Lin has spent her entire career talking about the Veterans Memorial, so we owe it to her to give some love to her more recent work, such as Eleven Minute Line. Twelve feet high and 1600 feet long, this earthwork makes its home in a cow pasture in Sweden, and, once again, takes its cue from indigenous people, who we speculatively call the Fort Ancient people, almost a thousand years ago. These people made the Serpent Mound, which is such a striking, singular work, that when European settlers first saw it, they convinced themselves that somehow, other Europeans must have traveled there, certainly by jetpack or Star Trek teleportation, constructed the work, and gone back home, all without leaving any record of their Europeanness. This totally likely story forms part of the basis of Lin's discussion of Eleven Minute Line: the settlers imagined that the Serpent Mound was European, because it is sophisticated, so Lin did them a favor by putting a similar earthwork down across the pond. You're welcome, Sweden.
Ready for the waterworks? Put away your tissues—we're looking at Lin's trio of water-based earthworks, partly inspired by Dr. King's "I Have a Dream" speech, which features this excerpt from the Book of Amos: "We are not satisfied. We shall not be satisfied until justice—rolls down like waters and righteousness like a mighty stream." Twenty years after her first wavefield work, the emphasis on water is all the more prescient, in the wake of the hard-won legal decision in favor of the Standing Rock Sioux against the would-be builders of the Dakota Access Pipeline. The first book of Genesis talks about the Creator making the heavens and the earth, but not the waters. Why not? Apparently, it's a secret.
Wave Field, University of Michigan, Ann Arbor, United States.
Like a mother bird feeding her chicks, Lin "regurgitates," in her words, science and mathematics into the earth, making an impression of our mathematical, Apollonian sensibilities on terra firma.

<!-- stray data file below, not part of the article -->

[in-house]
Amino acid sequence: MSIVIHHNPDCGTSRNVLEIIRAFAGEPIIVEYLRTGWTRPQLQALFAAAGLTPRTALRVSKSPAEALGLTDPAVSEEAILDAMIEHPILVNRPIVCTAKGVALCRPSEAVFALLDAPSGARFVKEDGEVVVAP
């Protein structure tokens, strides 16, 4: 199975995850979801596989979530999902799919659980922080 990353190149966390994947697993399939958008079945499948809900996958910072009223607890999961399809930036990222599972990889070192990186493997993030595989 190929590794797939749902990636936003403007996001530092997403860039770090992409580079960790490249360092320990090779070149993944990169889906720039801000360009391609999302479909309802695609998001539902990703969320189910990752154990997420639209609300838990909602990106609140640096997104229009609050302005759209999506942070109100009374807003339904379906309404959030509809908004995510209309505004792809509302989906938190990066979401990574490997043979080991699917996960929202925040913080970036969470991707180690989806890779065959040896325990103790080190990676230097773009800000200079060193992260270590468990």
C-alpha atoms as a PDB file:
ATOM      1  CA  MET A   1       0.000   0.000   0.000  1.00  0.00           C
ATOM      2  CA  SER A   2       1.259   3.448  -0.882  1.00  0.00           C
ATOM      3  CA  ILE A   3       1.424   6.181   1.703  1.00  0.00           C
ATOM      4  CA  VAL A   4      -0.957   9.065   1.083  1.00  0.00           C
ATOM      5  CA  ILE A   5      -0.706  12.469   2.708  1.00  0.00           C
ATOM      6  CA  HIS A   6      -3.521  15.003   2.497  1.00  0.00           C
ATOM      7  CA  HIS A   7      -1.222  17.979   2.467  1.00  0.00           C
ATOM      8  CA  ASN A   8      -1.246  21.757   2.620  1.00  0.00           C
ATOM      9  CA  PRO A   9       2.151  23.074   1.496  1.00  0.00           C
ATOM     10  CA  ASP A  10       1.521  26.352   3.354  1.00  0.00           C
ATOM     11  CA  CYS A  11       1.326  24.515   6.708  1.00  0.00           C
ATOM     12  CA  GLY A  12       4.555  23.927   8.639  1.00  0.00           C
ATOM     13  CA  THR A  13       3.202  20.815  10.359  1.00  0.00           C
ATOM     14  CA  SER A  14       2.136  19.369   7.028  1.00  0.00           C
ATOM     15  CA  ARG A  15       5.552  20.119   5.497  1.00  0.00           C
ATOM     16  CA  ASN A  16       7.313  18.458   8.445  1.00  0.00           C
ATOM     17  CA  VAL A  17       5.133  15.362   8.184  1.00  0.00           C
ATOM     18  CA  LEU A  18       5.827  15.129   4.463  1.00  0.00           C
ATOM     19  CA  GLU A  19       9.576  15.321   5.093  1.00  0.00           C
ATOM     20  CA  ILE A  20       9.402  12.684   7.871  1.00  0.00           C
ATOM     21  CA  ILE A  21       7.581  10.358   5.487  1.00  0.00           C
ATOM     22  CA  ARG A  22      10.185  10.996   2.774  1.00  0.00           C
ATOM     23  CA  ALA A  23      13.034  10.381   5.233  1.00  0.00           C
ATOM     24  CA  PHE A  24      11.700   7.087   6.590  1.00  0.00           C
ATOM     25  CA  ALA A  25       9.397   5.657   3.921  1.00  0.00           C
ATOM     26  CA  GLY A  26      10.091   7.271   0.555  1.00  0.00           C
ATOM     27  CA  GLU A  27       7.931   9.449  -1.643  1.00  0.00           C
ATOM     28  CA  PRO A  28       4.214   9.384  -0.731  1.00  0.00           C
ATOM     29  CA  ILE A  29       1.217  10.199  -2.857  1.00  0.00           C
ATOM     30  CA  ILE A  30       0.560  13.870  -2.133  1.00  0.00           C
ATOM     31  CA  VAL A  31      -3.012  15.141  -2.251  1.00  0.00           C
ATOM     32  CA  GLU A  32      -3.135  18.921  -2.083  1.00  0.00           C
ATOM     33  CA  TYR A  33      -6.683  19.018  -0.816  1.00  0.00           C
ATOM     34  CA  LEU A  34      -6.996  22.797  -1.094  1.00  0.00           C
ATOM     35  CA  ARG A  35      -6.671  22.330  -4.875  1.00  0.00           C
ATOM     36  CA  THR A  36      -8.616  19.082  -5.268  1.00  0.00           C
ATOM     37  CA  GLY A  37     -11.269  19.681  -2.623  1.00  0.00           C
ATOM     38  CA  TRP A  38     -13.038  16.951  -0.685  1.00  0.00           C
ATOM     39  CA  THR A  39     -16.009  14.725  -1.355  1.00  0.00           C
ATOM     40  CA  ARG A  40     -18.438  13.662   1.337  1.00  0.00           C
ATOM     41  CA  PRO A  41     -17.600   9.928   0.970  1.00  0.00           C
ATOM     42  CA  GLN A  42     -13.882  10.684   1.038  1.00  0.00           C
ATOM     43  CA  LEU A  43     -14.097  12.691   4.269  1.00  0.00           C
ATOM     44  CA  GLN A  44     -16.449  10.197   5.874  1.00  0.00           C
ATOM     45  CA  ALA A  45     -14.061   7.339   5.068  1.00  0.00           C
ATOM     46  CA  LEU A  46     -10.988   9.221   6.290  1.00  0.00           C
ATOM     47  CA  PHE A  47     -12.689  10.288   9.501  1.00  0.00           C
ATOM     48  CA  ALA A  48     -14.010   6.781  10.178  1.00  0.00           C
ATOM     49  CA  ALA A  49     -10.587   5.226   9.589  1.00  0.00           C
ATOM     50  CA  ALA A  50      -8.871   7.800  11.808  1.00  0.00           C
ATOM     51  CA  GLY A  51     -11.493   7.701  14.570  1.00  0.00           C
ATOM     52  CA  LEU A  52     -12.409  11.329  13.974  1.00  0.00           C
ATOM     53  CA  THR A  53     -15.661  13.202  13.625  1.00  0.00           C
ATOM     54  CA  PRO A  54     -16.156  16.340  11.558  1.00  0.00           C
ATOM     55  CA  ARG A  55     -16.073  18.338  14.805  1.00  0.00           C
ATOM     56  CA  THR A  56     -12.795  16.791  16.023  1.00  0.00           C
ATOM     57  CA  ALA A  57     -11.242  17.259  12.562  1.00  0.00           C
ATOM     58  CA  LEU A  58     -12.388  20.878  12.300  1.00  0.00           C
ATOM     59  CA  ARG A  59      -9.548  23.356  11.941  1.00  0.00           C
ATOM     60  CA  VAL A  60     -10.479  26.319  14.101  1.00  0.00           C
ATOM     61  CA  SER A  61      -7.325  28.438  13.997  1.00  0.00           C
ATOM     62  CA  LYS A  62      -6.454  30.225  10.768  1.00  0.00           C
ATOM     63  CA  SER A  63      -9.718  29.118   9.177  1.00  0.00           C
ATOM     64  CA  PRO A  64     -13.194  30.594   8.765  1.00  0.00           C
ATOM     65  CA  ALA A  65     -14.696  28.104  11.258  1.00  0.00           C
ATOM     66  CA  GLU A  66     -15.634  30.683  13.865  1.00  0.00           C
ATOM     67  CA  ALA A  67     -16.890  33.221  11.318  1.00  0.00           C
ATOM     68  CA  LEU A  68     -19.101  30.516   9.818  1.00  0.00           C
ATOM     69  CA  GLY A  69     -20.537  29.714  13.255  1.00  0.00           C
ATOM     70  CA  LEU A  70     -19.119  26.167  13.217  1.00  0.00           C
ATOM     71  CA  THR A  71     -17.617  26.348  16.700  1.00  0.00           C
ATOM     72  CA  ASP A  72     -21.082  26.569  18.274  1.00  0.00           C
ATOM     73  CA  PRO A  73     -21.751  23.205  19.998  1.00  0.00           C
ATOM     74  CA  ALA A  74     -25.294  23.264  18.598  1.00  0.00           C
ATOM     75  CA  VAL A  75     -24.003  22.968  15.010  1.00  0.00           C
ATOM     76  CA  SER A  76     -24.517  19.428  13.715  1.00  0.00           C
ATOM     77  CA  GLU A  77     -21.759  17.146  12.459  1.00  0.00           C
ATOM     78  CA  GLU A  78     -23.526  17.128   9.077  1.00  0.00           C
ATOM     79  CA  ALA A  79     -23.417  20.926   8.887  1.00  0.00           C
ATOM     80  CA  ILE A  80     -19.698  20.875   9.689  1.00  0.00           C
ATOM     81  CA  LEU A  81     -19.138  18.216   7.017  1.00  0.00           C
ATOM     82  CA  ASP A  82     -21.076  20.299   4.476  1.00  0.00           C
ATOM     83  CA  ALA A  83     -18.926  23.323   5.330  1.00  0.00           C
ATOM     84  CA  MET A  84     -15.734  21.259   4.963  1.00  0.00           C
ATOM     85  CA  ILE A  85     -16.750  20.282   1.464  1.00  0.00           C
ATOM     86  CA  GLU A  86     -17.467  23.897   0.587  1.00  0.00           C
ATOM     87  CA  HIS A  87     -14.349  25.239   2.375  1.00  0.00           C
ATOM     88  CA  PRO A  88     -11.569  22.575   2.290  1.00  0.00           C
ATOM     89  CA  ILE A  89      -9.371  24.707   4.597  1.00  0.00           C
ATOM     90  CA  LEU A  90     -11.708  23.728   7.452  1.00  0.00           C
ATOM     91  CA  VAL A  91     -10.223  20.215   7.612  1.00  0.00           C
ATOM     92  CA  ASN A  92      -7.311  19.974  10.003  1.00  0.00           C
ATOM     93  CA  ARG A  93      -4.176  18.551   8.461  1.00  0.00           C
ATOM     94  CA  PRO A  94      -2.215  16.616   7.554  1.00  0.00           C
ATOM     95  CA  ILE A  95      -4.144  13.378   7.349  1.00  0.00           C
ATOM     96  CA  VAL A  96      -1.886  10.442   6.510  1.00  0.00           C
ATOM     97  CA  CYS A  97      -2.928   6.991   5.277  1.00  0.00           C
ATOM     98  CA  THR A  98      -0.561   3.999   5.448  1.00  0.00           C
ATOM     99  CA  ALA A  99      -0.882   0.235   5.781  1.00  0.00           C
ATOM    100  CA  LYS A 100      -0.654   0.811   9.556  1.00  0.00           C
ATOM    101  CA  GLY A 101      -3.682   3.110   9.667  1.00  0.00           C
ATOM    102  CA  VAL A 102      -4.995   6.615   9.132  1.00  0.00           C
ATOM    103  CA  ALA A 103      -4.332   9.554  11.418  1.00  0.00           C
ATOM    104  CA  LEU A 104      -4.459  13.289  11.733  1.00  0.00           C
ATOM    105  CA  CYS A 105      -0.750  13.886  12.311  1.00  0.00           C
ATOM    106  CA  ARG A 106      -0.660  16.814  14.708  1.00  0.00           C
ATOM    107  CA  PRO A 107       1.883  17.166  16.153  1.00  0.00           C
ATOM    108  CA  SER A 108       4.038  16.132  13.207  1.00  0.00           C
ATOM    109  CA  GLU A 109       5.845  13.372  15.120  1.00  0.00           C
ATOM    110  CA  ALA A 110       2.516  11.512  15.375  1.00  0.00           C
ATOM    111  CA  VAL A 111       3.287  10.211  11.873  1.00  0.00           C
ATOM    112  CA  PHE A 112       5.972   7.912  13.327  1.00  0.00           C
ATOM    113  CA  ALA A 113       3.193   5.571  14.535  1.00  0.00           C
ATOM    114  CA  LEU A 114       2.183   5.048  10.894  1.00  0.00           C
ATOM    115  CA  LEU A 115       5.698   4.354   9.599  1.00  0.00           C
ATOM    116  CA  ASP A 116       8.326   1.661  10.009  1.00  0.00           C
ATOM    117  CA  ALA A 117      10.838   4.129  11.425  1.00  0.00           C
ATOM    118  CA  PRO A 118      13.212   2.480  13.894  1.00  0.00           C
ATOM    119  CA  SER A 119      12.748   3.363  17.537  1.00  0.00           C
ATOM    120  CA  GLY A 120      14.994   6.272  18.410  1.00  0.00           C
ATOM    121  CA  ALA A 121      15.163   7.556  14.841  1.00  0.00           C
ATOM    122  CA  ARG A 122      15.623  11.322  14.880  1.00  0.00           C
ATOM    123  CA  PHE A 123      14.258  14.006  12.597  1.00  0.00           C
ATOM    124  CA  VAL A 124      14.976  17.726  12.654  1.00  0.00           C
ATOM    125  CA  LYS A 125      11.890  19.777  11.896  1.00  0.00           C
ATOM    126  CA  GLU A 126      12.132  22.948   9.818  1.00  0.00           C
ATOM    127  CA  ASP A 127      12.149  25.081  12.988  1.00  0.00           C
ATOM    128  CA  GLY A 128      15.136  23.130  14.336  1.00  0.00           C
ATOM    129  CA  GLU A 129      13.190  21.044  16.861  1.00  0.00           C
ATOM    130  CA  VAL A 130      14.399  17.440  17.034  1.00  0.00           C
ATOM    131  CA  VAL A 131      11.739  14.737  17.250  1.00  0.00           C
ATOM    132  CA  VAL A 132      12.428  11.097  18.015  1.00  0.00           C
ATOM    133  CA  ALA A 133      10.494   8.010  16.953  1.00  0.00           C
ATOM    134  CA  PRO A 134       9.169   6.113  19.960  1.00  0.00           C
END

She uses the word "regurgitate" to introduce us to her process of making Storm King Wavefield, the third in the wavefield cycle, which uses nonlinear dynamics, a subfield of math, or maths, if you're British, to create fifteen to eighteen-foot high waves of earth and grass over the surface of an eleven-acre space.
Flutter, Wilkie D. Ferguson, Jr. Courthouse, Miami, United States
Lin's works tap into the sacredness of water, our best friend who we have to keep a close eye on. Water can be quite turbulent, and it took centuries for people to develop mathematical algorithms capable of simulating water. Still, even today, the most accurate fluid simulations, in Pixar movies and video games, for example, are far from convincing, most of the time, resembling the thick surfaces of jello or the skin on a cup of boiled milk.
Lin's goal is not to simulate water, but to incorporate the Stokes wavefield equations, in which, for example, the flow velocity u can be described as the gradient of a velocity potential Φ, whatever that means. I'd love to know what that means, and that's the most basic introductory part of the Stokes theory, but it's very comforting to know that I don't need to understand it, and I can leave it to other people, geniuses like Lin.
- "Between Art and Architecture: The Memory Works of Maya Lin." Museum, Jul/Aug 2008, https://web.archive.org/web/20080915223311/http://www.aam-us.org/pubs/m….
- Bowen, Monica. "Maya Lin and 'Eleven Minute Line.'" Alberti's Window, Apr. 19, 2010, http://albertis-window.com/2010/04/maya-lin-and-eleven-minute-line-2/.
- Langmead, Donald. Maya Lin: A Biography. Oxford: Greenwood, 2011.
- Laster, Paul. "Maya Lin’s Soft Power." Surface, May 15, 2019, https://www.surfacemag.com/articles/maya-lin-soft-power/.
- Lopate, Leonard. "Maya Lin." WNYC, Jul. 7, 2009, https://www.wnyc.org/story/58702-maya-lin/.
- Favorite, Jennifer K. "'We Don't Want Another Vietnam': The Wall, the Mall, History, and Memory in the Vietnam Veterans Memorial Education Center." Public Art Dialogue 6, no. 2: 185–205.
- Min, Susette. "Entropic Designs: A Review of Maya Lin: Systematic Landscapes and Asian/American/Modern Art: Shifting Currents, 1900–1970 at the De Young Museum." American Quarterly 61, no. 1 (2009): 193–215.
- Moyers, Bill. "Public Affairs Television 'Becoming American' Interview with Maya Lin." PBS, https://www.pbs.org/becomingamerican/ap_pjourneys_transcript5.html.
- Wu, Frank H. Yellow: Race In America Beyond Black and White. New York: Basic Books, 2002.